Tuesday, April 13, 2010

Educational Standards

As Andrew and I prepped for his ACT, we were both initially intimidated by all the stuff that he was supposed to know about literature. I don't Teach Literature here. We read. We discuss. We enjoy. Sometimes we even analyze ... but NOT in the way we studied literature in school.

In light of those recent experiences, I found this article to be telling.

Now assuredly what these literary artists [such as Melville and Austen] hoped above all else was that a century or two from their own time students in high schools would be using their great works not better to understand love or honor or revenge or nobility or happiness, but to "analyze how multiple themes or central ideas in a text interact, build on, and, in some cases, conflict with one another"; as well as to "analyze the impact of the author’s choices regarding how to develop and relate elements of a story or drama (e.g., where a story is set, how the action is ordered, how the characters are introduced and developed)." We know that this sort of innocuous thing is what the authors had in mind because that is what our teachers told us in school. We remember the drill: the plot graphs -— rising action, climax, falling action (or denouement) -— the cast lists of main characters and outlines of "main ideas," the possible literary techniques -— foreshadowing, alliteration, onomatopoeia. What we do not remember is one dad-gum thing about these stories.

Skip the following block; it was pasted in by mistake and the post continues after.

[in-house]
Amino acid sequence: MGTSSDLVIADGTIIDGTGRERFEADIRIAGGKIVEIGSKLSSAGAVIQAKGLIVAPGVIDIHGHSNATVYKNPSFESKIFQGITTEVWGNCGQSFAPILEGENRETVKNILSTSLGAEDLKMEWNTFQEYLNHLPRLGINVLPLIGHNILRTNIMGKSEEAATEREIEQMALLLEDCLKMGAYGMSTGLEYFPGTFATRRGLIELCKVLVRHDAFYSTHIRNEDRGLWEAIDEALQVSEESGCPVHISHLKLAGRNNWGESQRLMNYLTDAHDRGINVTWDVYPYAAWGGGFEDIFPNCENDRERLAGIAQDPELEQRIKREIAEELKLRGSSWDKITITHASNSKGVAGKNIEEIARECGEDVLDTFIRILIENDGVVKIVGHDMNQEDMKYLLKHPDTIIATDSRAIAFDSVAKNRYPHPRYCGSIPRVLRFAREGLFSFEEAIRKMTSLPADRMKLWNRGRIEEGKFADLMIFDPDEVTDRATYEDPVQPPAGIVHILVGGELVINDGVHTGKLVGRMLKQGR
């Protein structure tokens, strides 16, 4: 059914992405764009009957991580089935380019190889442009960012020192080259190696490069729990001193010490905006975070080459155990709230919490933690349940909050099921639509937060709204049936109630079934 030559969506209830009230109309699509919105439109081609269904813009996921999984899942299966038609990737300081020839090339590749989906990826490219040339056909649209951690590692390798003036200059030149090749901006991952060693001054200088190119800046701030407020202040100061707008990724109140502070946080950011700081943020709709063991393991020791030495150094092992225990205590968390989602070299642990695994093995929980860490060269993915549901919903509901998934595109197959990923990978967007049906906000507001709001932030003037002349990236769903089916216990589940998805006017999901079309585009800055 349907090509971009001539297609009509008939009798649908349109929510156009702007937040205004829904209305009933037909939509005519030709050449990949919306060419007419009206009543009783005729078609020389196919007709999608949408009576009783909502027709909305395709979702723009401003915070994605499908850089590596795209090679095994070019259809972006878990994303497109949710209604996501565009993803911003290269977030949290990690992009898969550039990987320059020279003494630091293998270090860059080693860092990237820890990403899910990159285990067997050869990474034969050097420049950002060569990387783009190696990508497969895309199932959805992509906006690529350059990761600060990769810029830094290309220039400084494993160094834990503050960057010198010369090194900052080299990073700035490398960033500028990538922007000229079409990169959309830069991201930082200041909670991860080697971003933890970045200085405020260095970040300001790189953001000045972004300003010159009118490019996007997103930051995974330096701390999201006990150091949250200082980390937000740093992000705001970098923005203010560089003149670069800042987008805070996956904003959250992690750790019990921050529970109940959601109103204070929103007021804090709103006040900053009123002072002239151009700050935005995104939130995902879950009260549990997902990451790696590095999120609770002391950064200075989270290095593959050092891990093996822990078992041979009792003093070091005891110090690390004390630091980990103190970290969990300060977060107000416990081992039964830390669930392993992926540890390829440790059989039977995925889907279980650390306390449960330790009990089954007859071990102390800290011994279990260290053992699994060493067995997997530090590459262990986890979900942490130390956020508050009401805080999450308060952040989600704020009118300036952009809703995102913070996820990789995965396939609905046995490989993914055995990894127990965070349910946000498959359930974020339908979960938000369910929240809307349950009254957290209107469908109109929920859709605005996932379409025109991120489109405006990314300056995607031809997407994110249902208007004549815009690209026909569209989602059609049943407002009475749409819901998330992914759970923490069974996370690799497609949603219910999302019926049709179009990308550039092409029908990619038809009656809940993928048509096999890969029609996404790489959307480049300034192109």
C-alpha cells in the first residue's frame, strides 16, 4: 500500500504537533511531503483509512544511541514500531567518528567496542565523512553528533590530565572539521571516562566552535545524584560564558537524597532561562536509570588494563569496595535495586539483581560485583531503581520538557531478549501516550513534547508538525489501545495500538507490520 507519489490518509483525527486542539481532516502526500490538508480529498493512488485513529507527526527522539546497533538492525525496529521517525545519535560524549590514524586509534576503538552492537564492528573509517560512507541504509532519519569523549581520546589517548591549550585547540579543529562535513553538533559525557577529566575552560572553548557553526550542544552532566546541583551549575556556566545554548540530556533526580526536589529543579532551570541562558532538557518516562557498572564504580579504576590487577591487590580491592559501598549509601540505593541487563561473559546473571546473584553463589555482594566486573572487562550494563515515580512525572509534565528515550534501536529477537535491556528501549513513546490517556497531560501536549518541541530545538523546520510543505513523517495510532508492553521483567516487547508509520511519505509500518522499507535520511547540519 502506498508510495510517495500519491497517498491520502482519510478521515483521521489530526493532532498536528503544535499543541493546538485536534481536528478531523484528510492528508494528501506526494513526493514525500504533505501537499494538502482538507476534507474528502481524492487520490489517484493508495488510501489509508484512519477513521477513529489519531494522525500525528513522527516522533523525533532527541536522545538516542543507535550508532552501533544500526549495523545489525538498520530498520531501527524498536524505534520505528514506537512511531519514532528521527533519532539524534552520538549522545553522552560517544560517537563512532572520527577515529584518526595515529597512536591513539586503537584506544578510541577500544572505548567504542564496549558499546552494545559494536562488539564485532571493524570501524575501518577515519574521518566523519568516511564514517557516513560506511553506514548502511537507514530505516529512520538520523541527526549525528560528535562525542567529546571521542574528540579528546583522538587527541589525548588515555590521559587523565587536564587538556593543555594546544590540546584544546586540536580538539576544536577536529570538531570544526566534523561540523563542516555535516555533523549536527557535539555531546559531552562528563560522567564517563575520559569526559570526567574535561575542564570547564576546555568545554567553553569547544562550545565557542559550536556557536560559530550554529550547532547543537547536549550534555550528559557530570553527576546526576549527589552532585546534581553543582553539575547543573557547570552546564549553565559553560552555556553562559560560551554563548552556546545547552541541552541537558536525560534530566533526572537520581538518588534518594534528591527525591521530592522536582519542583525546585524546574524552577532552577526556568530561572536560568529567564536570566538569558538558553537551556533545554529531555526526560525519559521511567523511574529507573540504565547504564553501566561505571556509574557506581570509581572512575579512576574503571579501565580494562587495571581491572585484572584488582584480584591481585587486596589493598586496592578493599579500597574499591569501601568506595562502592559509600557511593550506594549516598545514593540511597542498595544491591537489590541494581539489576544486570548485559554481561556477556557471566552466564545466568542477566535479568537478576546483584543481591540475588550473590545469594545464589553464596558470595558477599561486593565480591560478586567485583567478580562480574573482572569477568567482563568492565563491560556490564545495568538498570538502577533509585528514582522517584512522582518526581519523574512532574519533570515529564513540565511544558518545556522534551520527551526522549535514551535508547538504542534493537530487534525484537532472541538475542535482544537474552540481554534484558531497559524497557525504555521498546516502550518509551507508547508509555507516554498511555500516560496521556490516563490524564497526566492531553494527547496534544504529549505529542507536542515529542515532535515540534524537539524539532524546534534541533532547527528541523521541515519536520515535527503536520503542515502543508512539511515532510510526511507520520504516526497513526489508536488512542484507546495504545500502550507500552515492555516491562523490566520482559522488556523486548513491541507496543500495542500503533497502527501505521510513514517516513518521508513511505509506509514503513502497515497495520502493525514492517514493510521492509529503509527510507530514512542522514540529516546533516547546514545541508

I heartily recommend the rest of the article to those who care about education and how the government is undermining education. The article is also a good wake-up call to those of us who have been hearing the sirens singing as we waded into the public-school mindset which is inherent to ACT testing.

Thanks to Beth S who forwarded the link on FB.


  1. Those people who engage in that type of literary analysis make me sick. I mean, in my AP English class, we did SOME of that, but ONLY when it would be genuinely helpful in understanding the story, and we didn't do it for every story.

    Maybe if we didn't treat Dickens or Austen or Dostoevsky or others like them as though we were opening some ancient tome that requires a special code to be understood, people would actually enjoy them in the same way they do Crichton or Rowling or others like them.

    Although, to be fair, that kind of "literary" analysis can be hugely helpful in one way: if you're learning to write. Doing this can definitely make a writer a better writer. But that's because this isn't a "literary" analysis - it's a writing analysis. You're not looking at what the author says, but rather at the tools he used to say it. And that's very helpful to anyone wanting to write!

    But understanding literature that way? That's just atrocious. It's like all that "Bible Code" nonsense.

  2. I have been teaching in a private school (reformed) in the closing years of our homeschool (little Crista, our baby, is 22 this June!) I have taught what they asked, Latin Writing, Choir, and Literture, both Brit and Ancient(currently). i have to admit I did do a bit of the charty, on the white board stuff, but only to push the texts forward. With the Ancients, it has been mostly read and discuss...they are loving it and so am I.

  3. I'm a writer and I have never been able to figure out how those dry words related to telling a STORY. Storytelling is an innate human behavior! Surely, some are better than others at telling stories, but I agree with the article... schools beat you over the head with extraneous stuff when they should be talking about the substance... the good stuff!